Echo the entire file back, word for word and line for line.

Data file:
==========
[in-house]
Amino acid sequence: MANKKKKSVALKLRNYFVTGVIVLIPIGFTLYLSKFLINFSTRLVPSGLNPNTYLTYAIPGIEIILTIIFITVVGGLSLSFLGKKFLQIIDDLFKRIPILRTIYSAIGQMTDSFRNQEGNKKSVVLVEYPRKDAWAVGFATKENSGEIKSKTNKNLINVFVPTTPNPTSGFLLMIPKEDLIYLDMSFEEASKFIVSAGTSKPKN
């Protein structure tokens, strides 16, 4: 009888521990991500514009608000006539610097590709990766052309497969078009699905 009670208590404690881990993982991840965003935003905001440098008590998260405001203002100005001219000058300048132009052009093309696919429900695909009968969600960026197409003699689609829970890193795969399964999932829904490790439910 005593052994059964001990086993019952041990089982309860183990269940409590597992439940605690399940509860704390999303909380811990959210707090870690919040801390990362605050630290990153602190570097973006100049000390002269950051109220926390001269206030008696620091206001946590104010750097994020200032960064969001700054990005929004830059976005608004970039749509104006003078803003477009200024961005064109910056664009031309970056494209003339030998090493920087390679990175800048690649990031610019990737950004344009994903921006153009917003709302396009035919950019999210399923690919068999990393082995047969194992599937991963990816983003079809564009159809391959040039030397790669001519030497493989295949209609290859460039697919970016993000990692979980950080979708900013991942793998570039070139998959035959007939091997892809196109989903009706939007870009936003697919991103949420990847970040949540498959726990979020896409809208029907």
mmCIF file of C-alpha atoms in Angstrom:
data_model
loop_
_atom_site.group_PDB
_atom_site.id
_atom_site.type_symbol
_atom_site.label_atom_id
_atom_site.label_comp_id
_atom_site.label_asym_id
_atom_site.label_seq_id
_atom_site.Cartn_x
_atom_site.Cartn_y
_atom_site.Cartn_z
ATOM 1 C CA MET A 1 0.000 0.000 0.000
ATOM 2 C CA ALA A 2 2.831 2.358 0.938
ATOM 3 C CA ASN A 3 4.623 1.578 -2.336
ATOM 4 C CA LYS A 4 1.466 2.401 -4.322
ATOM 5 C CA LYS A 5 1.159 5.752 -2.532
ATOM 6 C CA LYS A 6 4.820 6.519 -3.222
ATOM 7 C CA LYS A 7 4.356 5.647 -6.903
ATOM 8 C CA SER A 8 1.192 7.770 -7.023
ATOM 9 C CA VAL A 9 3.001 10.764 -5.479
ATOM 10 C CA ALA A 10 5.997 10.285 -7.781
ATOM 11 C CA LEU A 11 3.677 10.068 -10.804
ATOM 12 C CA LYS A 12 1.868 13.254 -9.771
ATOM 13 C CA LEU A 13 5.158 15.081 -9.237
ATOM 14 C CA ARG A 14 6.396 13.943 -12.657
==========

[in-house]
Amino acid sequence: MANKKKKSVALKLRNYFVTGVIVLIPIGFTLYLSKFLINFSTRLVPSGLNPNTYLTYAIPGIEIILTIIFITVVGGLSLSFLGKKFLQIIDDLFKRIPILRTIYSAIGQMTDSFRNQEGNKKSVVLVEYPRKDAWAVGFATKENSGEIKSKTNKNLINVFVPTTPNPTSGFLLMIPKEDLIYLDMSFEEASKFIVSAGTSKPKN
């Protein structure tokens, strides 16, 4: 009888521990991500514009608000006539610097590709990766052309497969078009699905 009670208590404690881990993982991840965003935003905001440098008590998260405001203002100005001219000058300048132009052009093309696919429900695909009968969600960026197409003699689609829970890193795969399964999932829904490790439910 005593052994059964001990086993019952041990089982309860183990269940409590597992439940605690399940509860704390999303909380811990959210707090870690919040801390990362605050630290990153602190570097973006100049000390002269950051109220926390001269206030008696620091206001946590104010750097994020200032960064969001700054990005929004830059976005608004970039749509104006003078803003477009200024961005064109910056664009031309970056494209003339030998090493920087390679990175800048690649990031610019990737950004344009994903921006153009917003709302396009035919950019999210399923690919068999990393082995047969194992599937991963990816983003079809564009159809391959040039030397790669001519030497493989295949209609290859460039697919970016993000990692979980950080979708900013991942793998570039070139998959035959007939091997892809196109989903009706939007870009936003697919991103949420990847970040949540498959726990979020896409809208029907």
mmCIF file of C-alpha atoms in Angstrom:
data_model
loop_
_atom_site.group_PDB
_atom_site.id
_atom_site.type_symbol
_atom_site.label_atom_id
_atom_site.label_comp_id
_atom_site.label_asym_id
_atom_site.label_seq_id
_atom_site.Cartn_x
_atom_site.Cartn_y
_atom_site.Cartn_z
ATOM 1 C CA MET A 1 0.000 0.000 0.000
ATOM 2 C CA ALA A 2 2.831 2.358 0.938
ATOM 3 C CA ASN A 3 4.623 1.578 -2.336
ATOM 4 C CA LYS A 4 1.466 2.401 -4.322
ATOM 5 C CA LYS A 5 1.159 5.752 -2.532
ATOM 6 C CA LYS A 6 4.820 6.519 -3.222
ATOM 7 C CA LYS A 7 4.356 5.647 -6.903
ATOM 8 C CA SER A 8 1.192 7.770 -7.023
ATOM 9 C CA VAL A 9 3.001 10.764 -5.479
ATOM 10 C CA ALA A 10 5.997 10.285 -7.781
ATOM 11 C CA LEU A 11 3.677 10.068 -10.804
ATOM 12 C CA LYS A 12 1.868 13.254 -9.771
ATOM 13 C CA LEU A 13 5.158 15.081 -9.237
ATOM 14 C CA ARG A 14 6.396 13.943 -12.657